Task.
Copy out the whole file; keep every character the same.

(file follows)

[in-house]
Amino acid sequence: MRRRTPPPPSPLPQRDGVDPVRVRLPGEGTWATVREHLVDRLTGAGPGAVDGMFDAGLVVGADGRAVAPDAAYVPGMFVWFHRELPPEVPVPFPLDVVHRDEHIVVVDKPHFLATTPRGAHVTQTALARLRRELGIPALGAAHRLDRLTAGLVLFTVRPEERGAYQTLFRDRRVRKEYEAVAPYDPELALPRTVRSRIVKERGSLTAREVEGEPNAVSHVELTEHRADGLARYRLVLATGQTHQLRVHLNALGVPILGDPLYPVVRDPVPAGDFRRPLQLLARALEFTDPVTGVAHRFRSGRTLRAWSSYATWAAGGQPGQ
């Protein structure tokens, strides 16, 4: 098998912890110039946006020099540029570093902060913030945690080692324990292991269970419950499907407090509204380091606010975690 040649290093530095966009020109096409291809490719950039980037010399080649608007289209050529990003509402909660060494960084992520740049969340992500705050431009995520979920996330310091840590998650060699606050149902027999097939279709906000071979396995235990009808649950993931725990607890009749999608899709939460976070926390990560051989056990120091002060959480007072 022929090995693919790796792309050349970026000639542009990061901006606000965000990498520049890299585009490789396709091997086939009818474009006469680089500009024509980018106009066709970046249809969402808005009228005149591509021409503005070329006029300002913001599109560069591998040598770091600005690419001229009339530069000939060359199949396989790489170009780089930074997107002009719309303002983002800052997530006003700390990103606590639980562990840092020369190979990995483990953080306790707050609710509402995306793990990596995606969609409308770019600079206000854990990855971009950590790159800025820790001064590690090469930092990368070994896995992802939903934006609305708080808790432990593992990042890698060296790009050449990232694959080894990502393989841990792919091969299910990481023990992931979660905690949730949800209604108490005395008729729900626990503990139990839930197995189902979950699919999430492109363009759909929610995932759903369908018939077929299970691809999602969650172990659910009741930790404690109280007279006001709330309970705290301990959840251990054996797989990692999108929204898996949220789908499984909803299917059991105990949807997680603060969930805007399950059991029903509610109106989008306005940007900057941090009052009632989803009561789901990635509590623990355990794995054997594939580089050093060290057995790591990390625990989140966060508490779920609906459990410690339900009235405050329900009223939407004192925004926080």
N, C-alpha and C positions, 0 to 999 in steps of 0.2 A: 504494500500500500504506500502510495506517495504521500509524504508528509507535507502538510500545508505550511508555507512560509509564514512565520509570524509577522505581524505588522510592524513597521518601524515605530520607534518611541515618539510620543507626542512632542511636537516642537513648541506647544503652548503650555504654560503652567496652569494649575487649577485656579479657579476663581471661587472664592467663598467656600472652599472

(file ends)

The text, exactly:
[in-house]
Amino acid sequence: MRRRTPPPPSPLPQRDGVDPVRVRLPGEGTWATVREHLVDRLTGAGPGAVDGMFDAGLVVGADGRAVAPDAAYVPGMFVWFHRELPPEVPVPFPLDVVHRDEHIVVVDKPHFLATTPRGAHVTQTALARLRRELGIPALGAAHRLDRLTAGLVLFTVRPEERGAYQTLFRDRRVRKEYEAVAPYDPELALPRTVRSRIVKERGSLTAREVEGEPNAVSHVELTEHRADGLARYRLVLATGQTHQLRVHLNALGVPILGDPLYPVVRDPVPAGDFRRPLQLLARALEFTDPVTGVAHRFRSGRTLRAWSSYATWAAGGQPGQ
């Protein structure tokens, strides 16, 4: 098998912890110039946006020099540029570093902060913030945690080692324990292991269970419950499907407090509204380091606010975690 040649290093530095966009020109096409291809490719950039980037010399080649608007289209050529990003509402909660060494960084992520740049969340992500705050431009995520979920996330310091840590998650060699606050149902027999097939279709906000071979396995235990009808649950993931725990607890009749999608899709939460976070926390990560051989056990120091002060959480007072 022929090995693919790796792309050349970026000639542009990061901006606000965000990498520049890299585009490789396709091997086939009818474009006469680089500009024509980018106009066709970046249809969402808005009228005149591509021409503005070329006029300002913001599109560069591998040598770091600005690419001229009339530069000939060359199949396989790489170009780089930074997107002009719309303002983002800052997530006003700390990103606590639980562990840092020369190979990995483990953080306790707050609710509402995306793990990596995606969609409308770019600079206000854990990855971009950590790159800025820790001064590690090469930092990368070994896995992802939903934006609305708080808790432990593992990042890698060296790009050449990232694959080894990502393989841990792919091969299910990481023990992931979660905690949730949800209604108490005395008729729900626990503990139990839930197995189902979950699919999430492109363009759909929610995932759903369908018939077929299970691809999602969650172990659910009741930790404690109280007279006001709330309970705290301990959840251990054996797989990692999108929204898996949220789908499984909803299917059991105990949807997680603060969930805007399950059991029903509610109106989008306005940007900057941090009052009632989803009561789901990635509590623990355990794995054997594939580089050093060290057995790591990390625990989140966060508490779920609906459990410690339900009235405050329900009223939407004192925004926080």
N, C-alpha and C positions, 0 to 999 in steps of 0.2 A: 504494500500500500504506500502510495506517495504521500509524504508528509507535507502538510500545508505550511508555507512560509509564514512565520509570524509577522505581524505588522510592524513597521518601524515605530520607534518611541515618539510620543507626542512632542511636537516642537513648541506647544503652548503650555504654560503652567496652569494649575487649577485656579479657579476663581471661587472664592467663598467656600472652599472